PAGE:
CSA member, Carolina, was so happy to get this Marabel overwintered cabbage from me, she posted it on her Facebook page!

Two beds of baby salad greens last us and 5 CSA families through the winter. Photo Feb. 1.

Two beds of baby salad greens last us and 5 CSA families through the winter. Photo Feb. 1.

It won't be too much longer for purple sprouting broccoli! This overwintering type of broccoli usually produces for me in early April, but I'm predicting a mid-March harvest by what I'm seeing here.

It won’t be too much longer for purple sprouting broccoli! This overwintering type of broccoli usually produces for me in early April, but I’m predicting a mid-March harvest by what I’m seeing here. The difference? I usually leave it unprotected, but have it under medium-weight row cover this year.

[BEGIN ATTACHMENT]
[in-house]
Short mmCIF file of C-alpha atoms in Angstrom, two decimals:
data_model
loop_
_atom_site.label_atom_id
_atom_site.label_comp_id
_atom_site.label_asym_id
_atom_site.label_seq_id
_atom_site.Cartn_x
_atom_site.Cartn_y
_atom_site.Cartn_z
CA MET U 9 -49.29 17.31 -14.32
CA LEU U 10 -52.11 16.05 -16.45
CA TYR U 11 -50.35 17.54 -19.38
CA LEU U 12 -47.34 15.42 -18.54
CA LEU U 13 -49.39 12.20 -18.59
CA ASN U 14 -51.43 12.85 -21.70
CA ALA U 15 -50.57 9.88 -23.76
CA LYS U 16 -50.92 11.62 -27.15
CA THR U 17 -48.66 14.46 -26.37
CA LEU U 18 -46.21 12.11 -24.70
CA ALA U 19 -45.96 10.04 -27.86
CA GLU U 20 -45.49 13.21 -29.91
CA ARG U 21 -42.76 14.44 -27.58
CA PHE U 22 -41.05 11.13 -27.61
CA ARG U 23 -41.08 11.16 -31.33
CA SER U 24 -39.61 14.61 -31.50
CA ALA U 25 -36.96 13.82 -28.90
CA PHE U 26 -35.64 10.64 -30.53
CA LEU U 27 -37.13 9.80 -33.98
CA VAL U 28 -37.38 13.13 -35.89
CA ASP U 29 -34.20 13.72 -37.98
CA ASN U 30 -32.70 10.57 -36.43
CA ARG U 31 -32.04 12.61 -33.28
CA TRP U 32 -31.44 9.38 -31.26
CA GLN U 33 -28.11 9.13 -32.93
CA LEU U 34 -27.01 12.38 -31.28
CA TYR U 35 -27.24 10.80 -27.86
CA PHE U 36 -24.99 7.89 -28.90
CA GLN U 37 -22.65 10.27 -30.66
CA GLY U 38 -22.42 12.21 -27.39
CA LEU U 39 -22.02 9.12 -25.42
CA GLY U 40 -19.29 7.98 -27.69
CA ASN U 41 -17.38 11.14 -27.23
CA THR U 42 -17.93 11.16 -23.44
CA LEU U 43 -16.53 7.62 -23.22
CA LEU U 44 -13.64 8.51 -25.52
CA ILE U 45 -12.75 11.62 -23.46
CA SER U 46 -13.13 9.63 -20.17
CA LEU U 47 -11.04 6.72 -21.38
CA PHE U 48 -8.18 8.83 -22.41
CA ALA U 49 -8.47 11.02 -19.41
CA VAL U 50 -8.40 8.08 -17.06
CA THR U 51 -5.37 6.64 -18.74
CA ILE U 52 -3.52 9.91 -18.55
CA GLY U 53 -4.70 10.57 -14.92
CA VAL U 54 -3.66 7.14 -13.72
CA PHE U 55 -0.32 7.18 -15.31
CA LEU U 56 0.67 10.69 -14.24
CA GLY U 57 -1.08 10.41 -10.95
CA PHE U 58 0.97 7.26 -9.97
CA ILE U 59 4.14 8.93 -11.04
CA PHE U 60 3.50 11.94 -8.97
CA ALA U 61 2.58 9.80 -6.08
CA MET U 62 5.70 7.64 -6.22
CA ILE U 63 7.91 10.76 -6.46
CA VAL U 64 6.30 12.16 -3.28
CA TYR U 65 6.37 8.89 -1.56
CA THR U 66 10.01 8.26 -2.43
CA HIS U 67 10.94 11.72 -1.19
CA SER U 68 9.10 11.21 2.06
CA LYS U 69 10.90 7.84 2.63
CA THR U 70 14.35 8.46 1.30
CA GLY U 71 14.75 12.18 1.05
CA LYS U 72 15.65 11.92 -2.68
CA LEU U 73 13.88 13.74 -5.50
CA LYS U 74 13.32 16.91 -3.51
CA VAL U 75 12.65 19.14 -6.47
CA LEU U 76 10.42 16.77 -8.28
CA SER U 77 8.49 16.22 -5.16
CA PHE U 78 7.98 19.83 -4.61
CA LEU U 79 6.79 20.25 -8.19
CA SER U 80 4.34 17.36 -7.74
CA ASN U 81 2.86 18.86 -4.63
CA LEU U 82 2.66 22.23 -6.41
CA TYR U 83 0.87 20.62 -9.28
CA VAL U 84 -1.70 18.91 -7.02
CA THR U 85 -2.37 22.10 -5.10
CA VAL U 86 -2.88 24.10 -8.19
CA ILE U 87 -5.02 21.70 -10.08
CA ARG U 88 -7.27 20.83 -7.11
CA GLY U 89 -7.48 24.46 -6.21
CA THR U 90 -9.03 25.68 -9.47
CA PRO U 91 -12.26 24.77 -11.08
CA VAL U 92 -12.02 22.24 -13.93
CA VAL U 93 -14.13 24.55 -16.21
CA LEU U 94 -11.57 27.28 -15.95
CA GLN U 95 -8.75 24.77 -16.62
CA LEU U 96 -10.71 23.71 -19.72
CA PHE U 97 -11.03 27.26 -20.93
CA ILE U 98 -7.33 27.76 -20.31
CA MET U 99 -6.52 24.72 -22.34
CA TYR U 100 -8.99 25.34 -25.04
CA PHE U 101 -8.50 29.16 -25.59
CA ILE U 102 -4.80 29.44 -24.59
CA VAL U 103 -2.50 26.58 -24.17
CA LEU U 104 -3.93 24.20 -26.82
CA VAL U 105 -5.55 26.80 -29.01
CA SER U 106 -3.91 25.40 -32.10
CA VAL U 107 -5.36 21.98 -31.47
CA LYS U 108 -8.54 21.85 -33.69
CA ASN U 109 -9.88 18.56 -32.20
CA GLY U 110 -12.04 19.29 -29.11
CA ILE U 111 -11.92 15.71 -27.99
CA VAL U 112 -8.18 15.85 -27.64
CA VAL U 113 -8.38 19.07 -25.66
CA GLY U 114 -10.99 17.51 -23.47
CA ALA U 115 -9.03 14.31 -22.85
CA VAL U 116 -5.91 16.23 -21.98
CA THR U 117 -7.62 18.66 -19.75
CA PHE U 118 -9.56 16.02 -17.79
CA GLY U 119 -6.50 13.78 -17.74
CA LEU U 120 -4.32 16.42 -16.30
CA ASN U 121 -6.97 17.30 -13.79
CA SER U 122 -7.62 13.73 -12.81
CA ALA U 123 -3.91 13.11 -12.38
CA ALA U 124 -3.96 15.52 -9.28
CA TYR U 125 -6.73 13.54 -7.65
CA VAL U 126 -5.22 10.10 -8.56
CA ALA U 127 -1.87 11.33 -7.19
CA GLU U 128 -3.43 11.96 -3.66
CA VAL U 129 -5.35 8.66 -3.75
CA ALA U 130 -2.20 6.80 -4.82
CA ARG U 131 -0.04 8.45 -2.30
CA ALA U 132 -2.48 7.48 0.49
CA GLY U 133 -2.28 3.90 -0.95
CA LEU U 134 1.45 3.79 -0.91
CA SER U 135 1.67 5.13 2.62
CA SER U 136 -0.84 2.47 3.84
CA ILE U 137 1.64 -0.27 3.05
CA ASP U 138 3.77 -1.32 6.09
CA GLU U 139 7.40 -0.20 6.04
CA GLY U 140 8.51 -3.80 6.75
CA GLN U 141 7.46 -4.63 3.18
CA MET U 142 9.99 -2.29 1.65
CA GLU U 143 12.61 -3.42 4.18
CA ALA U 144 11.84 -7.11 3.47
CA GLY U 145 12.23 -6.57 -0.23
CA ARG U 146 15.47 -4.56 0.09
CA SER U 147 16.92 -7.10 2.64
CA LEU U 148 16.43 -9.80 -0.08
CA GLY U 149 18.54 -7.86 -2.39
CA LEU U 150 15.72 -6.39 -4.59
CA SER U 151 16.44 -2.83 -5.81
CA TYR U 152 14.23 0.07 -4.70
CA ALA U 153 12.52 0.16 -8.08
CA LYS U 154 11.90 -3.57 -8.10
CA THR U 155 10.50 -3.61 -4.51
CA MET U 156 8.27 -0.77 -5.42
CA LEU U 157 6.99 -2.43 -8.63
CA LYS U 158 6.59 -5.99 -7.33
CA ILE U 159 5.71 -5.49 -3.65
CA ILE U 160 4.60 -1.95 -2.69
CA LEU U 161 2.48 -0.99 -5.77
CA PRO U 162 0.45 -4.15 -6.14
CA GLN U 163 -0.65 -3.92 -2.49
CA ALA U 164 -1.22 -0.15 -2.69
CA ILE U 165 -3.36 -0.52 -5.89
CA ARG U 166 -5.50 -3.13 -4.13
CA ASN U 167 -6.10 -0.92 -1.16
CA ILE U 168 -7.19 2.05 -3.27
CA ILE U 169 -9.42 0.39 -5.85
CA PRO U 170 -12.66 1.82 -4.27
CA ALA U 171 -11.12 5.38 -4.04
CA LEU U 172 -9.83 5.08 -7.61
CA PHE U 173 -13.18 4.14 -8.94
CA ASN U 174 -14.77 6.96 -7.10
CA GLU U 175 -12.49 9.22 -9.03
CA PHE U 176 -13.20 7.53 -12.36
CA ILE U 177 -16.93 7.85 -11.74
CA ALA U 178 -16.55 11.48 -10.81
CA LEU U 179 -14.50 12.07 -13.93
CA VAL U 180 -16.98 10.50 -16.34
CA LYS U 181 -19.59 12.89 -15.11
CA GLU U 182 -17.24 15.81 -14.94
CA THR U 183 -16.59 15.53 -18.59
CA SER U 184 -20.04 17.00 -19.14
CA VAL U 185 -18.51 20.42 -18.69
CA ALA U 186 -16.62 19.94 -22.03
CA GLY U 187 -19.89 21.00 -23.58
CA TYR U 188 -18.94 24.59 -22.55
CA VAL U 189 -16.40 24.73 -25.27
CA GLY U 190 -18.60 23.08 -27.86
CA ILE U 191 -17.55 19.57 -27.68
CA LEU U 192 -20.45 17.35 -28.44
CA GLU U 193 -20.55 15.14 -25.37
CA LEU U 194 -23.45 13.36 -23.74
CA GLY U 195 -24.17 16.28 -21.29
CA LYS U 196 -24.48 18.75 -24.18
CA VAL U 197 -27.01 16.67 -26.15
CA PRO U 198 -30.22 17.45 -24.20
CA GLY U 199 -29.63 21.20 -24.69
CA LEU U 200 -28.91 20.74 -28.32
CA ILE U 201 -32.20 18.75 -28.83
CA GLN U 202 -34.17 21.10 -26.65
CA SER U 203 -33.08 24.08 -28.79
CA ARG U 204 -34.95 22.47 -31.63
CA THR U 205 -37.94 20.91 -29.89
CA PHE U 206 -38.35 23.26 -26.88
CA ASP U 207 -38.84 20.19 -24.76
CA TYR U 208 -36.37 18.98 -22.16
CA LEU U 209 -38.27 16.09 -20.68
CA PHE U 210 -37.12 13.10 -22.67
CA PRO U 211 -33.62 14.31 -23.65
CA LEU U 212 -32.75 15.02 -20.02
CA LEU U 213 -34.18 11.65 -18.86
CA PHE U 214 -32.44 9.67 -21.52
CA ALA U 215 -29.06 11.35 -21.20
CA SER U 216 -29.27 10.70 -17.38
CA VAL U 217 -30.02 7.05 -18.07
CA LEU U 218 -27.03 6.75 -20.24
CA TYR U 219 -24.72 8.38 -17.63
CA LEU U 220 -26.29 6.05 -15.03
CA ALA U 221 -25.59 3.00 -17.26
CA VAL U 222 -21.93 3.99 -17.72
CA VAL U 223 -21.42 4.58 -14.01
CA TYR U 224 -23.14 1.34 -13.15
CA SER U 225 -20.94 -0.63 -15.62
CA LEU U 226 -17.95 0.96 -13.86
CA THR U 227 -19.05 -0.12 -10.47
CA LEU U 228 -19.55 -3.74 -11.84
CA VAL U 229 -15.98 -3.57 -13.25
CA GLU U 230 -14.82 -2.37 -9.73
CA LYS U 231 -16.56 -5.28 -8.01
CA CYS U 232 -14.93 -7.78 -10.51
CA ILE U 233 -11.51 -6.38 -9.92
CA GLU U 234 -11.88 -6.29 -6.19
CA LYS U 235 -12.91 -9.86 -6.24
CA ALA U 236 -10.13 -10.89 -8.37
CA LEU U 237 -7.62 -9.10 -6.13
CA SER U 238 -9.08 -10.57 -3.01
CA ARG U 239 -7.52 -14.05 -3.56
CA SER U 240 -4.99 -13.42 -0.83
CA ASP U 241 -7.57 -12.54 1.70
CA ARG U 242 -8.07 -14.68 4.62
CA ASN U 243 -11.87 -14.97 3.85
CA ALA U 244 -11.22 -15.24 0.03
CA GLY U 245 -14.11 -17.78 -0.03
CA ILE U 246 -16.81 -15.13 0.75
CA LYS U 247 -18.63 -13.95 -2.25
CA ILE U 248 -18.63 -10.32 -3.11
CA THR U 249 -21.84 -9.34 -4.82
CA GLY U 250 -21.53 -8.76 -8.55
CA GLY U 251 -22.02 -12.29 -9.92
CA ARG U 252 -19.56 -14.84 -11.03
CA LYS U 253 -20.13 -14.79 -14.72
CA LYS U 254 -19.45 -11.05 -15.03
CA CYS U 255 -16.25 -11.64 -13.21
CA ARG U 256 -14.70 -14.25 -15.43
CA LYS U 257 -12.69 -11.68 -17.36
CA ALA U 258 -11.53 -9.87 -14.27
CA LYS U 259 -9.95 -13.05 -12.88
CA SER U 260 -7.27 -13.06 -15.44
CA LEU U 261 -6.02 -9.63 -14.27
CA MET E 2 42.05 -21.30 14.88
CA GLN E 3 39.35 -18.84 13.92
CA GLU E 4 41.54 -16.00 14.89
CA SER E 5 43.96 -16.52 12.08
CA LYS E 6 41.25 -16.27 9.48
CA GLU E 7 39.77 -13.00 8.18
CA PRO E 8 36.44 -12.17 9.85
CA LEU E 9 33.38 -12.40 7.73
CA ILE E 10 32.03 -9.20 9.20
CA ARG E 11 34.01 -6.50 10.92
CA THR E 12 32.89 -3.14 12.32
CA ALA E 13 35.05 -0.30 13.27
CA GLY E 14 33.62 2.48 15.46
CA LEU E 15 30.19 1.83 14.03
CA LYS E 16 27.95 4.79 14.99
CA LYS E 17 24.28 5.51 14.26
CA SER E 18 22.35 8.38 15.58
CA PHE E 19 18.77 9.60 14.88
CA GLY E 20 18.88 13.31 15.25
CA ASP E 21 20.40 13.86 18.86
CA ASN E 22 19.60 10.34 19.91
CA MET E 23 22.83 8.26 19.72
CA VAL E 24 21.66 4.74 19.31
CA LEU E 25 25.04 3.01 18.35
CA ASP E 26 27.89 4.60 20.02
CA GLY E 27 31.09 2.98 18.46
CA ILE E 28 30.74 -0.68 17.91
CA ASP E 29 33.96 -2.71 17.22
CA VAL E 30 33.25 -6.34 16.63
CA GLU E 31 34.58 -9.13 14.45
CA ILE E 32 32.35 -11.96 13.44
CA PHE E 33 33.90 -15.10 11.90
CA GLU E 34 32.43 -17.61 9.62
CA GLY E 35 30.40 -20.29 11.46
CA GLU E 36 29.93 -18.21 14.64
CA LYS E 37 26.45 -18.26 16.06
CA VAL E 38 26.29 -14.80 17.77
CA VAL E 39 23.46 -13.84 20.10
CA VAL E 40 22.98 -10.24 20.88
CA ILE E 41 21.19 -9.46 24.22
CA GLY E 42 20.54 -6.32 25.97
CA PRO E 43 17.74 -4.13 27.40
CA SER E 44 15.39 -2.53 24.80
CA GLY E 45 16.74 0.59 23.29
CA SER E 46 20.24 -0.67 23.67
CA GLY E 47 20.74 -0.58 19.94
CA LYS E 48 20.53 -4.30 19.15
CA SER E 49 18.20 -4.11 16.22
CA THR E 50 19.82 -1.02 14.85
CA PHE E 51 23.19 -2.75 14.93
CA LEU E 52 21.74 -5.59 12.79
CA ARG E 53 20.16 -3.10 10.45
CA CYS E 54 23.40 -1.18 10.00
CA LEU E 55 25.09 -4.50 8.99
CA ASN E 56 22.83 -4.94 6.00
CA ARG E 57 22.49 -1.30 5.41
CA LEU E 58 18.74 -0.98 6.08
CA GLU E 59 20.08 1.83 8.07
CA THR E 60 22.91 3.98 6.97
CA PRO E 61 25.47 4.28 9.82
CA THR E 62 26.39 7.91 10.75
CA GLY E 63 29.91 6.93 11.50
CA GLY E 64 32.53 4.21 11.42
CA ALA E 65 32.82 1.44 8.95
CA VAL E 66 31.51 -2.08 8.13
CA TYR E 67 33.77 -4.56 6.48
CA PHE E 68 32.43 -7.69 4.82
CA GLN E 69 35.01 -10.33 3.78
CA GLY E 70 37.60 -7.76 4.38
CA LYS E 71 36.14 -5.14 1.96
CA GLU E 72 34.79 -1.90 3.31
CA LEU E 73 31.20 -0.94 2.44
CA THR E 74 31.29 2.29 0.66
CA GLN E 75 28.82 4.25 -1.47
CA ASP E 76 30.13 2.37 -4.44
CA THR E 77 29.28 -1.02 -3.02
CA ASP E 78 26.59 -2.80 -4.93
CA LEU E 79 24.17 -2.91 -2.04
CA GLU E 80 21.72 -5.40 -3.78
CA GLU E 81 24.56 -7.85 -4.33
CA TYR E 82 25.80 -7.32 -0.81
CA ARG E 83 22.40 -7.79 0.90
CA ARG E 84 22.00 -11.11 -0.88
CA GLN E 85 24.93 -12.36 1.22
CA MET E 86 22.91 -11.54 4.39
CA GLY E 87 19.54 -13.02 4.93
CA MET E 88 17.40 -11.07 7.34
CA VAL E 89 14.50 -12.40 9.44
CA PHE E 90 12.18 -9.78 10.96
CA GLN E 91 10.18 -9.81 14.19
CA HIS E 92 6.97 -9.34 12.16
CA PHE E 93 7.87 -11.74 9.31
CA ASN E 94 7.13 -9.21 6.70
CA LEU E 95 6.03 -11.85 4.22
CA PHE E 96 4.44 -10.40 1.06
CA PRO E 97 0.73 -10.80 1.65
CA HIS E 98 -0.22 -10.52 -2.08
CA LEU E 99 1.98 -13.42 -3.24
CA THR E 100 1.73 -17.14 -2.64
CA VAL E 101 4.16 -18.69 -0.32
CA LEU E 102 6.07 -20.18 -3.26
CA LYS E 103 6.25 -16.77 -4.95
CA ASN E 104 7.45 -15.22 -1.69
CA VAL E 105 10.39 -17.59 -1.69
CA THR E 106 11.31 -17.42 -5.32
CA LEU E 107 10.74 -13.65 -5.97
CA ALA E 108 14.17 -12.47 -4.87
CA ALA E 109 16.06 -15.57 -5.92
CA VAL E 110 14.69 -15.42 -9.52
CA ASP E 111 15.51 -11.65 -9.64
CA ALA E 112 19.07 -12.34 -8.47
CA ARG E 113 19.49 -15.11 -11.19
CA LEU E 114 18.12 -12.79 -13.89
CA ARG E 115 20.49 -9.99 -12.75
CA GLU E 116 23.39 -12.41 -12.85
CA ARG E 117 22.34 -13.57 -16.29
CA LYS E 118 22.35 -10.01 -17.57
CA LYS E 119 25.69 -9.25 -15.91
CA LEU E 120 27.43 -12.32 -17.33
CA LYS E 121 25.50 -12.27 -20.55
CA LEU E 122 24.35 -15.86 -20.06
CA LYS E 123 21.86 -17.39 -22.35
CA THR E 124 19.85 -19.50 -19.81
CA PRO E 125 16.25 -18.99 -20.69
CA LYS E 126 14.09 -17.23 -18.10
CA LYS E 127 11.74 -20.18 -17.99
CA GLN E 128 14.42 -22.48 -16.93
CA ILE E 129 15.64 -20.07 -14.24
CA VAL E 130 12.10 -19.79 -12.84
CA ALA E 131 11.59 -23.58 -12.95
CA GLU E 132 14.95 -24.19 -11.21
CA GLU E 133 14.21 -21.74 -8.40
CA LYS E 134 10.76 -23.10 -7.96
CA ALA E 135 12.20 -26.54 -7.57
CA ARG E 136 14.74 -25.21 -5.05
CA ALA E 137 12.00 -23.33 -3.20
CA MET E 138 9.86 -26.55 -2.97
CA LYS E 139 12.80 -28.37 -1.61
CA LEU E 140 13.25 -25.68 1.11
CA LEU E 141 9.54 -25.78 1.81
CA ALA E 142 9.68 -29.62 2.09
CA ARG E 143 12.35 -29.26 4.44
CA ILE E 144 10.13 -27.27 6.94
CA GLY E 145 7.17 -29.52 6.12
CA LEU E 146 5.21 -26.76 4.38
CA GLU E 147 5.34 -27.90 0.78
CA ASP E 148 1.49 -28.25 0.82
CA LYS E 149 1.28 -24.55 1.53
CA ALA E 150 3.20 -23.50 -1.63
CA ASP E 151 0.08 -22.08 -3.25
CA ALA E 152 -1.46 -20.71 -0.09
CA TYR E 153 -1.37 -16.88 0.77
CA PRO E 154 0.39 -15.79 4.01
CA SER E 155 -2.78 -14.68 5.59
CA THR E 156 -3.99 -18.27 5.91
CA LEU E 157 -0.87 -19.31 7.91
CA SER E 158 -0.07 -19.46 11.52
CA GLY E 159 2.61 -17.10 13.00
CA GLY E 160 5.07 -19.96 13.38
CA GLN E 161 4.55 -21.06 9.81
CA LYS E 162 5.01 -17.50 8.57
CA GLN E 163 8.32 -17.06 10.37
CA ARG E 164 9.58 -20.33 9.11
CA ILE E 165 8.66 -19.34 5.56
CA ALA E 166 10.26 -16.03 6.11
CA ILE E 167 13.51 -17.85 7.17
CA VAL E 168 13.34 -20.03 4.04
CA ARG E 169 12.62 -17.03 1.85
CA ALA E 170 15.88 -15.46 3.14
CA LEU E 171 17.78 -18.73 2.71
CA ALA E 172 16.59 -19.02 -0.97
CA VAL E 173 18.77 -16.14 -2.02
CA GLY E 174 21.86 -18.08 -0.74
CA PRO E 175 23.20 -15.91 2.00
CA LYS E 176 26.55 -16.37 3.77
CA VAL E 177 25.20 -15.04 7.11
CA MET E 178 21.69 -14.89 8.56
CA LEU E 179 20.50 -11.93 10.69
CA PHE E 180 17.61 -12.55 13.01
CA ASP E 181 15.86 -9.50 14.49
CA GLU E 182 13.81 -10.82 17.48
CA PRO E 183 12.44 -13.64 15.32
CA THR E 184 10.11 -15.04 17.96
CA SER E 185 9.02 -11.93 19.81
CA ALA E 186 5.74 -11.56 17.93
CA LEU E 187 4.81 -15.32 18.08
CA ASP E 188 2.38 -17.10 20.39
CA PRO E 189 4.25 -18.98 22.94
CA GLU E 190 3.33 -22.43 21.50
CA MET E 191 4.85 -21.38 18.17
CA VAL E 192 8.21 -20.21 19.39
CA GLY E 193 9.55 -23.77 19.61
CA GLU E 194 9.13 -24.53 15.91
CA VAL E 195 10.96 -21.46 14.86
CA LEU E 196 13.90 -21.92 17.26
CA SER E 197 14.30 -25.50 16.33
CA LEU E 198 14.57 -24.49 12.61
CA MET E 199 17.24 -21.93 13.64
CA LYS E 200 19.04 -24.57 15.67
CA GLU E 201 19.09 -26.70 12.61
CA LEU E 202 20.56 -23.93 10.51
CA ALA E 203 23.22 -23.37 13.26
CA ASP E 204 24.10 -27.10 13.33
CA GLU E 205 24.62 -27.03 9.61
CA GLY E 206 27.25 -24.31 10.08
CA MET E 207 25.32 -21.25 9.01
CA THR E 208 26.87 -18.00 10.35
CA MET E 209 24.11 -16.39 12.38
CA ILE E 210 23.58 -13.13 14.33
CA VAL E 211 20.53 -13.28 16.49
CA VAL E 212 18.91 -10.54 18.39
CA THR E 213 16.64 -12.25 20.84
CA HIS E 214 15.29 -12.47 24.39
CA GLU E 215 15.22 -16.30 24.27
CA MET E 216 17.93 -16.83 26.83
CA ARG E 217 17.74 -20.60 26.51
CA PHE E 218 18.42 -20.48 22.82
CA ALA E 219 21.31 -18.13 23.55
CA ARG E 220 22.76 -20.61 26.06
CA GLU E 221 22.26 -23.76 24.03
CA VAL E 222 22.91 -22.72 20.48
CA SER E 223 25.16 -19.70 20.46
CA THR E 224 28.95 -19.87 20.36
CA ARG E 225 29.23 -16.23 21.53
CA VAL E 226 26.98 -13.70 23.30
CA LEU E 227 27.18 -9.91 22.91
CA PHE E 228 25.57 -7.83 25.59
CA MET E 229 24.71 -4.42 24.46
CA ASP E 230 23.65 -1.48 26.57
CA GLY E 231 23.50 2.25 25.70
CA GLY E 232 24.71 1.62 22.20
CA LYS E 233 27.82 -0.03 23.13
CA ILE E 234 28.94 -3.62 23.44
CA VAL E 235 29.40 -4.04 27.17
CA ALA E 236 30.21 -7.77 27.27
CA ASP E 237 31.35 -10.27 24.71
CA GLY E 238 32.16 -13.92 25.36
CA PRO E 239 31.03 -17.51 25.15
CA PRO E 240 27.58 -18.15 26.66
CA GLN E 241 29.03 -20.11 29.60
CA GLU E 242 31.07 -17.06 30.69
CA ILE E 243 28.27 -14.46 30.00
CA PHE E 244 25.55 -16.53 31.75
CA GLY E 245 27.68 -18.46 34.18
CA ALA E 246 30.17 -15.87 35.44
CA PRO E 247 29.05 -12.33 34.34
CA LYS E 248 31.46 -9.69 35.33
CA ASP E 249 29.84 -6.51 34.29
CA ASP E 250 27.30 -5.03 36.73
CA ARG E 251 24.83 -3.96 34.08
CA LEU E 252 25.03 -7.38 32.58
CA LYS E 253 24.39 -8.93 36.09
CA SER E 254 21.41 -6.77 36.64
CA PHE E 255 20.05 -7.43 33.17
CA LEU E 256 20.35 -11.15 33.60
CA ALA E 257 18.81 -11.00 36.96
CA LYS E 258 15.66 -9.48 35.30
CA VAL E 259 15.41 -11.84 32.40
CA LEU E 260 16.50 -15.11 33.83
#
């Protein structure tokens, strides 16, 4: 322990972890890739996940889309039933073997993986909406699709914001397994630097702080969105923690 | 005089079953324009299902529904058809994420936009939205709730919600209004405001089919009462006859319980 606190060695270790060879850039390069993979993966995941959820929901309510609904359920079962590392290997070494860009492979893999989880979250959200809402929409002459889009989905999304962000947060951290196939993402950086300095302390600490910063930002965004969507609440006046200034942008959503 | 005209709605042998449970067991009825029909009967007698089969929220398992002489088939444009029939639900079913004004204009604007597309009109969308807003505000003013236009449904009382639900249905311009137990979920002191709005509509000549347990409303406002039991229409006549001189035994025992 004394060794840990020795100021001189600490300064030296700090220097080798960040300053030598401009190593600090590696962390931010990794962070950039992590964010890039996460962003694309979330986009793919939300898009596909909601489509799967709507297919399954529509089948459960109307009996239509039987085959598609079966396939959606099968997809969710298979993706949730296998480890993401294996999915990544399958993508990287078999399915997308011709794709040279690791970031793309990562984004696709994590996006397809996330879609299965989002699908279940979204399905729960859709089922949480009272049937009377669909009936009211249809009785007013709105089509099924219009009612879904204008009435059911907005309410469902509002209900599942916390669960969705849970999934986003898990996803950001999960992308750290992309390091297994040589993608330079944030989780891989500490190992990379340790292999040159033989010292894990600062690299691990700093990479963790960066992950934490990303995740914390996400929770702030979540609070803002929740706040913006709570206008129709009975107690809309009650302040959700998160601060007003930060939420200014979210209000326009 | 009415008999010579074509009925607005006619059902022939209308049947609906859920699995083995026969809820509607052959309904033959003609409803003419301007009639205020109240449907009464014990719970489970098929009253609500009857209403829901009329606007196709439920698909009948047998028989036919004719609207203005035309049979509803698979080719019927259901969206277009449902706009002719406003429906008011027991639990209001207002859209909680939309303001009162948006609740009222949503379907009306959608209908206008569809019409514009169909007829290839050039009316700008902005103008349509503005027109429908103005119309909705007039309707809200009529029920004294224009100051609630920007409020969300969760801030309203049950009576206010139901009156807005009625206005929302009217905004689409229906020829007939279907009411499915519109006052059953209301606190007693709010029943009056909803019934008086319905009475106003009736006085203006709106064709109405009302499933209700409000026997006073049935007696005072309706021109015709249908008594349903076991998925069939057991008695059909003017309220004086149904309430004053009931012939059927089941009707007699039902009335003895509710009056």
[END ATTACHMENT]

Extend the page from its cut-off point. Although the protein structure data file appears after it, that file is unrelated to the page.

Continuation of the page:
All 3 varieties of leeks that are being trailed in this bed are looking great... so good, in fact, that I frequently leave them uncovered.

All 3 varieties of leeks that are being trialed in this bed are looking great… so good, in fact, that I frequently leave them uncovered… thus the frost.

I frequently leave the covers off after harvesting if only a mild freeze is predicted that night... I just love to watch frosted plants spring back to life later in the morning.

I frequently leave the covers off after harvesting if only a mild freeze is predicted that night… I just love to watch frosted plants spring back to life later in the morning.

A frost-kissed kohlrabi. Every frost is different, but each is magical to me.

A frost-kissed kohlrabi. Every frost is different, but each is magical to me.

These Austrian Winter Peas were direct-sown into the former Spigariello bed in late November -- not bad growth for the depth of winter.